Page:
Tom Ramoss was a fifth generation Californian, born in San Juan Capistrano in 1905. He was baptized in the Old Mission Church and later served there as an altar boy.

In 1922, at age 17, Tom went to work as a wrangler on the 100,000-acre- plus Santa Marga-rita ranch. His job included handling a remuda of 300 horses, readying them for the dozens of vaqueros employed there at the time who generally had 50,000 cattle and thousands of horses to work.

Tom toughed the wrangling job out for some three months before he was promoted to vaquero. In time, because of his having steeped himself in the Spanish tradition of handling horses, com-bined with a gentleness and singleness of purpose, he was to become one of the best and most re-spected reinsmen in the business. When the Fed-eral Government acquired the Santa Margarita ranch in 1942 for the Marine Corps and turned it into Camp Pendleton, Tom stayed on, taking over the riding stables, the horse-shoeing, blacksmith-ing, etc.

It was there he met his future wife, Patricia Kay, a lady Marine from Boston, Massachusetts. Pat knew horses and was a horsewoman herself. In addition, she was a great admirer of the era in California history which Tom and his Spanish ancestors exemplified, so they had much in common.

n 1947, after their marriage, they moved to Vista. Tom, who had shoed his first horse at 14, established a horse ranch, specializing in cham-pion-class Arabians, in which he was successful. He also put in a blacksmith and horseshoeing shop.

He was a great horse trainer who used an inherent gentleness and patience with the animals. He often spent a year or more on horses he was training, first accustoming them to control with a simple hackamore to guide them, sometimes for months, be-fore a bit was put in their mouths. The Spanish bit, Tom said, should only be entrusted to special hands and placed in the mouths of special horses. The "finished" horse was expected to cut cattle as well as execute necessary movements and specifications. Re-markably, Tom was able to teach his art to others, and the horse world is much richer for this shared talent.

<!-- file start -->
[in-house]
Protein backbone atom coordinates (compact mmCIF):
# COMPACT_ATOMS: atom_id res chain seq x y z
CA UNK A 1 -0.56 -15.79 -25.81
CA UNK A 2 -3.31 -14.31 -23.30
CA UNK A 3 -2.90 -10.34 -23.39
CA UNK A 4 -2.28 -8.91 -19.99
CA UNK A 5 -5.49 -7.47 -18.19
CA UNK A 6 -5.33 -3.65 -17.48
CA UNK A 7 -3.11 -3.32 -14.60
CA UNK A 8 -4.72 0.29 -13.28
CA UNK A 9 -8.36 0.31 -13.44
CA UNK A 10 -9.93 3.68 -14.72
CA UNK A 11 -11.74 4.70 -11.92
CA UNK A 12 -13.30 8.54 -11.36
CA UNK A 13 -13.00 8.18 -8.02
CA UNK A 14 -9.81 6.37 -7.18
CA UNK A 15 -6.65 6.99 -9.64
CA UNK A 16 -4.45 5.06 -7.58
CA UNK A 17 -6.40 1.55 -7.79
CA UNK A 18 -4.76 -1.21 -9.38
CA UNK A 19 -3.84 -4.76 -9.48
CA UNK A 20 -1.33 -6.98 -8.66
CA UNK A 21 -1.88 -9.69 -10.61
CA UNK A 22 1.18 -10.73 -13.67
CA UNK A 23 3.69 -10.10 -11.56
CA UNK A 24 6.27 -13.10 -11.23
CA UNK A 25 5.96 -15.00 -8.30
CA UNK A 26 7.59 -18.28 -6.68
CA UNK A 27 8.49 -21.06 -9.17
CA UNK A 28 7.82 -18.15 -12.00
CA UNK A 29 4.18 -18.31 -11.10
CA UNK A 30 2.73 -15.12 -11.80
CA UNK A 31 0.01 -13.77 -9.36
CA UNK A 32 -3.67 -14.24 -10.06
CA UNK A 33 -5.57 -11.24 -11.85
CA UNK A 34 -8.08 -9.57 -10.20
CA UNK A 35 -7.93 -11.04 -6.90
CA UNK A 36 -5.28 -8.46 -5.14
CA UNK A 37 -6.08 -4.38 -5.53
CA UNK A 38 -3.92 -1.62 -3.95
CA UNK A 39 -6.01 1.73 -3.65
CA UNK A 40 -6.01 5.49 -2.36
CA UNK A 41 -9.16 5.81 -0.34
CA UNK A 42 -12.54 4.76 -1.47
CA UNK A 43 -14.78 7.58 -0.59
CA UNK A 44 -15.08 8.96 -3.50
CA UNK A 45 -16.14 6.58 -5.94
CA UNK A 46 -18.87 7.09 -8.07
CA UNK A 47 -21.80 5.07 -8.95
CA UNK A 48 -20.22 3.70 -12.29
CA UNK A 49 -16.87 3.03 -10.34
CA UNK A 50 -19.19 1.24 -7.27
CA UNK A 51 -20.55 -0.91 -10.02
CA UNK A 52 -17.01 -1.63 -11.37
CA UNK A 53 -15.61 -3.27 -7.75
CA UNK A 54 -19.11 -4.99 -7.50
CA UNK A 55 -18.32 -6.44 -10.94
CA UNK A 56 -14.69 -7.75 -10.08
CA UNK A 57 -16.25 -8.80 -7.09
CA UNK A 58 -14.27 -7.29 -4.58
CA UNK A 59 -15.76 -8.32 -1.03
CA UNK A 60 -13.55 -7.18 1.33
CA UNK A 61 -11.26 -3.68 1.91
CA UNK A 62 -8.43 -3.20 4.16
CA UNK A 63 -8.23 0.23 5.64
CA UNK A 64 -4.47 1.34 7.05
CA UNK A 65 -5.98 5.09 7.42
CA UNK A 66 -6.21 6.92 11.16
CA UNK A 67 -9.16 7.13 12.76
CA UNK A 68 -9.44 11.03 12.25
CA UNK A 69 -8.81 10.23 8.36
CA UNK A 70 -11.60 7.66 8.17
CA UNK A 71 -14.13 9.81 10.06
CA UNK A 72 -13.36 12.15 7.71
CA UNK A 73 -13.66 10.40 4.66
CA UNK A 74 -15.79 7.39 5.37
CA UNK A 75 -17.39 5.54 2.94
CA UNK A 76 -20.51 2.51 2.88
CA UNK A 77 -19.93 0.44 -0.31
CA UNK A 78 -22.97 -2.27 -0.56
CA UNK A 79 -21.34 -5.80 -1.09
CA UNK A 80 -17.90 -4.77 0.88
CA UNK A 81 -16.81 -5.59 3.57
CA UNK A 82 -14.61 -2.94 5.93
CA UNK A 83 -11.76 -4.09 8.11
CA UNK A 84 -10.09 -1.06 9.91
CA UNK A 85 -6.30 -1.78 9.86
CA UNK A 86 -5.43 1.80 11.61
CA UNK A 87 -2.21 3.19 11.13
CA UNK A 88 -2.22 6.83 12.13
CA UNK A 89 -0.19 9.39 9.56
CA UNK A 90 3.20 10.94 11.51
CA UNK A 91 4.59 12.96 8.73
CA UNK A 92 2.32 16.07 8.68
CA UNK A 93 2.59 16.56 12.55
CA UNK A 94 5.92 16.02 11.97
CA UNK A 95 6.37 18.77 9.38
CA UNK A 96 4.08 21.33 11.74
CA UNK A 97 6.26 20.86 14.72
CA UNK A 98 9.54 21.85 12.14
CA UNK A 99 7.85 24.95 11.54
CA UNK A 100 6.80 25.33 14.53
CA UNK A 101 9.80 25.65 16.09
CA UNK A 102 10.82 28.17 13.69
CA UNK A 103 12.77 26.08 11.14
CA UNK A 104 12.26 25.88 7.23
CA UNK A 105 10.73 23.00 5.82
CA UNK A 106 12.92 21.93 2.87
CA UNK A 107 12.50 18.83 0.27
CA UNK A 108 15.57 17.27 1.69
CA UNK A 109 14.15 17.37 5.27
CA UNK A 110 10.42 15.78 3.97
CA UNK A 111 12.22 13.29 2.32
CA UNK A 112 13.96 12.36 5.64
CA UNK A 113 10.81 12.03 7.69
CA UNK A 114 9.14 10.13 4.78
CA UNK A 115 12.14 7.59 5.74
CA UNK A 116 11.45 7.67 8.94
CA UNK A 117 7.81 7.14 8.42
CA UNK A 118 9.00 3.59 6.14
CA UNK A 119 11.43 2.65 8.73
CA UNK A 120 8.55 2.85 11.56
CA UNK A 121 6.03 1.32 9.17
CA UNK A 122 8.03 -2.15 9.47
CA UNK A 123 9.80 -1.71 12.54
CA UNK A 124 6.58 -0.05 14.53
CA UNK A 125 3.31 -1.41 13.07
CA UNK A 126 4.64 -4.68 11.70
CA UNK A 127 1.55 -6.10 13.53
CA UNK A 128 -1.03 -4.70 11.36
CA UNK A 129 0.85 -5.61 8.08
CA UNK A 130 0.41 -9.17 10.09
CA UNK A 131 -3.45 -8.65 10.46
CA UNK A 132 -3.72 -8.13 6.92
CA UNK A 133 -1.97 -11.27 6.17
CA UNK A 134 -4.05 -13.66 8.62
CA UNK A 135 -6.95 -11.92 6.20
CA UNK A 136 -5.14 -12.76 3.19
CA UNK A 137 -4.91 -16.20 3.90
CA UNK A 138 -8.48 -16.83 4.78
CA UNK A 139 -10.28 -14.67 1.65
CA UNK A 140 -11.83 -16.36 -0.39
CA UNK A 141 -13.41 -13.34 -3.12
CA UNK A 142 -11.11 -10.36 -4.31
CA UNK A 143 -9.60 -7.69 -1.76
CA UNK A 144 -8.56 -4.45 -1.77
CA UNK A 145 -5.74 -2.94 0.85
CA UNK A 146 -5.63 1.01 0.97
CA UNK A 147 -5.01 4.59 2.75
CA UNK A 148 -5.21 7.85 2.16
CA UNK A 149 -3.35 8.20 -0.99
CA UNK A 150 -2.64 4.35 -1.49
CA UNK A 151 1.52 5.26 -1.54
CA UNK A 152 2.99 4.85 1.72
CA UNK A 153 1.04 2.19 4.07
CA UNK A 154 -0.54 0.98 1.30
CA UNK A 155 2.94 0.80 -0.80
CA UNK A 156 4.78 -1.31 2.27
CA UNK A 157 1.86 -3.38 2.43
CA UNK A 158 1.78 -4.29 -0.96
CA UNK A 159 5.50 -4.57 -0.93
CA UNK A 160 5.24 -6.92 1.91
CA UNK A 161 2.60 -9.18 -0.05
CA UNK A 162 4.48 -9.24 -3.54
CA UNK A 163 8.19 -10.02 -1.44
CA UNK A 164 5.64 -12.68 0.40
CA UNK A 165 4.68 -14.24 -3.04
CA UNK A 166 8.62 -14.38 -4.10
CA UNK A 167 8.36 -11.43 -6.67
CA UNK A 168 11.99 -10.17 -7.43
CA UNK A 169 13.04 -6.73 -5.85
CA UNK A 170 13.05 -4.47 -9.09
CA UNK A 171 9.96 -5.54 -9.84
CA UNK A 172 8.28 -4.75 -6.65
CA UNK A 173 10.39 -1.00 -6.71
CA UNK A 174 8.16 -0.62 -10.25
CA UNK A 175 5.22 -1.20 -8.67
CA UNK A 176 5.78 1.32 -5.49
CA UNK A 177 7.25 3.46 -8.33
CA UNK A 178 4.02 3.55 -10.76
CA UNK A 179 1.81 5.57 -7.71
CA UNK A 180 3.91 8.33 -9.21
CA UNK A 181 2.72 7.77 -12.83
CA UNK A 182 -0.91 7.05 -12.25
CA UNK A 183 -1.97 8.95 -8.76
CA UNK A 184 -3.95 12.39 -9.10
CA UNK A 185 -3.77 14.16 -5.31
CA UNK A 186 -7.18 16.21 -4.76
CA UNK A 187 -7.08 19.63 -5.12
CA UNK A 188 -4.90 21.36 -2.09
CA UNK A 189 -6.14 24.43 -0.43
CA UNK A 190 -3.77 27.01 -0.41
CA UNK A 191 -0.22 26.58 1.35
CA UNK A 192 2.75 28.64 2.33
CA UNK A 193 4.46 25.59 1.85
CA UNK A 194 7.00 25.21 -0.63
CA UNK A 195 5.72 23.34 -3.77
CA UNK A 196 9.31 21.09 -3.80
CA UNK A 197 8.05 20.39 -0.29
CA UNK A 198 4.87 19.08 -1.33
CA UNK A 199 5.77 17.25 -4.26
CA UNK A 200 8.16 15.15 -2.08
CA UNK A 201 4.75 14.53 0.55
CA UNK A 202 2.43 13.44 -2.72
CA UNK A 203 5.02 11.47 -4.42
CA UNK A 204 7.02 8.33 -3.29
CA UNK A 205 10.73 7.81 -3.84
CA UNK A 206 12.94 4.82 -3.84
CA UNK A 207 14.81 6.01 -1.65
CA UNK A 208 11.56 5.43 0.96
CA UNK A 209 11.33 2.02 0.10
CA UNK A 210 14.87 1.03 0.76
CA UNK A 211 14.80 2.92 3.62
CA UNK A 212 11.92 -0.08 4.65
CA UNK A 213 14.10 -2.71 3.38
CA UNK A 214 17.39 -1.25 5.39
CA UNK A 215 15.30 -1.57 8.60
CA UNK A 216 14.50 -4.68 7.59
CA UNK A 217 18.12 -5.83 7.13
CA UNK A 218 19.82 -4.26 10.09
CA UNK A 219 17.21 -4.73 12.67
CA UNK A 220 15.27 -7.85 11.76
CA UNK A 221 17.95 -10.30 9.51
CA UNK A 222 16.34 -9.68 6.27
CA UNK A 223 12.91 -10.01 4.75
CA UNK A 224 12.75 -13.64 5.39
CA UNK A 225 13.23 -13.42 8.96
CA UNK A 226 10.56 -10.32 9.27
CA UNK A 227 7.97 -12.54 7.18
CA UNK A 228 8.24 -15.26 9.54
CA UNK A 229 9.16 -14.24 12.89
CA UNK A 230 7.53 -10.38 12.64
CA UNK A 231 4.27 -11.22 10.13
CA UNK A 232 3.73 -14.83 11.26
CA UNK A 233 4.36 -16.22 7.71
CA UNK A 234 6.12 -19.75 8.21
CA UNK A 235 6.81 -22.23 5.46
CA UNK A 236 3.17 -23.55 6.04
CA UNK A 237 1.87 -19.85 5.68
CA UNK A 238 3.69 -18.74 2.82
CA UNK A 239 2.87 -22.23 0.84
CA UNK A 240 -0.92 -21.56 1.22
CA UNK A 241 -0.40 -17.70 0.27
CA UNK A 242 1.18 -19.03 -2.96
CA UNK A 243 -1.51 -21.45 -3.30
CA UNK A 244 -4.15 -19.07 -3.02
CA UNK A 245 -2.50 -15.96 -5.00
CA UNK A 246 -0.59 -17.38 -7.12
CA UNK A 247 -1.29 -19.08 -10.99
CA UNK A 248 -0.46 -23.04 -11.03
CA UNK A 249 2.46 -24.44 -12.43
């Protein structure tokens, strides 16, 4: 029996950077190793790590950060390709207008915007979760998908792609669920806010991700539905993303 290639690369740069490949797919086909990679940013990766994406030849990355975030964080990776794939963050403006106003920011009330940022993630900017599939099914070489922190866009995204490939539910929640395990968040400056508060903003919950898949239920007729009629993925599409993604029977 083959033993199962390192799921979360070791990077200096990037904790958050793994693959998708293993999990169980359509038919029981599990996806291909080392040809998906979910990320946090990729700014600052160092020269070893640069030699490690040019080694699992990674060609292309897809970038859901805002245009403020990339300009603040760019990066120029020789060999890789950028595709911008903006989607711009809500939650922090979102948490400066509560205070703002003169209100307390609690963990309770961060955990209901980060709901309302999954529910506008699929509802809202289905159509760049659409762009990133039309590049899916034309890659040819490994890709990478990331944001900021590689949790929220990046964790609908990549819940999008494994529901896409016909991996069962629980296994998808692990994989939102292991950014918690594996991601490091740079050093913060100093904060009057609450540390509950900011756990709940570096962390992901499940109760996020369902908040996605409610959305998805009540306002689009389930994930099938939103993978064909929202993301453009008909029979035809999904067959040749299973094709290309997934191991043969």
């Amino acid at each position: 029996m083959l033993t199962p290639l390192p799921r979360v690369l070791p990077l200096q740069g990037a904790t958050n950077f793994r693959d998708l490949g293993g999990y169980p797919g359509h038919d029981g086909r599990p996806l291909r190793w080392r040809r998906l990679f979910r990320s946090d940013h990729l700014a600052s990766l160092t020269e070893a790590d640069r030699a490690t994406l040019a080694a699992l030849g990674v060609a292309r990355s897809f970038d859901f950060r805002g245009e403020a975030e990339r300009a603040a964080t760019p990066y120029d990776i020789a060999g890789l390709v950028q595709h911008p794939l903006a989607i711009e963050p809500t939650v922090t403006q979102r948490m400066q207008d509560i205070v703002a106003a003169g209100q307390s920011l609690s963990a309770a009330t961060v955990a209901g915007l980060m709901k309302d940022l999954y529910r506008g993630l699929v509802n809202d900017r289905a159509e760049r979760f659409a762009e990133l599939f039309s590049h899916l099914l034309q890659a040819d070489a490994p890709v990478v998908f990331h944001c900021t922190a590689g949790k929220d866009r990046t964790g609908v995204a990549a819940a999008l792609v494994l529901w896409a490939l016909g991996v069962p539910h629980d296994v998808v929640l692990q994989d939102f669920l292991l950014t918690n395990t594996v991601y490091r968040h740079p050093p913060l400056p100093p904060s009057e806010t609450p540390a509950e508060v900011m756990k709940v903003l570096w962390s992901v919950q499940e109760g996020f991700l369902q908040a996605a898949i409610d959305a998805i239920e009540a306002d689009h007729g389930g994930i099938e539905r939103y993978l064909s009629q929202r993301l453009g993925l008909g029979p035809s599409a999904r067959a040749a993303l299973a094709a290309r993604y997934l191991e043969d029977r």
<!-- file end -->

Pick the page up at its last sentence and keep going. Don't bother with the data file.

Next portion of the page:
Tom rode in the first "Western" motion picture to receive an Oscar: "In Old Arizona," starring Mary Astor and Warner Baxter. He rode in the Tournament of Roses Parade in Pasadena and in the 1932 Olympics. An expert calf roper, he won the California State Championship in the early 1930’s.

Tom Ramoss was a skilled horseman, riding in the Californio style. Upon moving to Vista Tom and his wife became life members of The Vista Palomar Riders Club. He was an integral part of The Vista Palomar Riders until his death, serving two times as president of the group and multi-ple terms as a board member, and multiple times as commit-tee member and “Trail Boss” for the club’s five-day, 100-mile ride from Vista to Palomar Mountain and back.

He was not only an outstanding horseman but a gen-erous individual who donated time as a judge for the Vista Palomar Junior riders, local 4H and other area junior horse groups. Horse people in the Vista area often called on Tom for advice when they were having trouble with their horses or for actual help with the animals including getting horses in the trailer.

He was also a Life Member of Caballeros del Camino Real, and an Honorary member of the Desert Arabian Horse Association.

He had a "flour sack full of ribbons and awards." Tom Ramoss was an artist on horseback-a California Reinsman.
He died August 10, 1982. His coffin was carried on a wagon drawn by two Clydesdale horses and driven by long-time friend Frank Lo-pez and accompanied by a large procession of friends.

He was interred with his boots, spurs, bits and some of the iron and steel tangibles of his pro-fession. but he left a priceless bit of golden California history for posterity.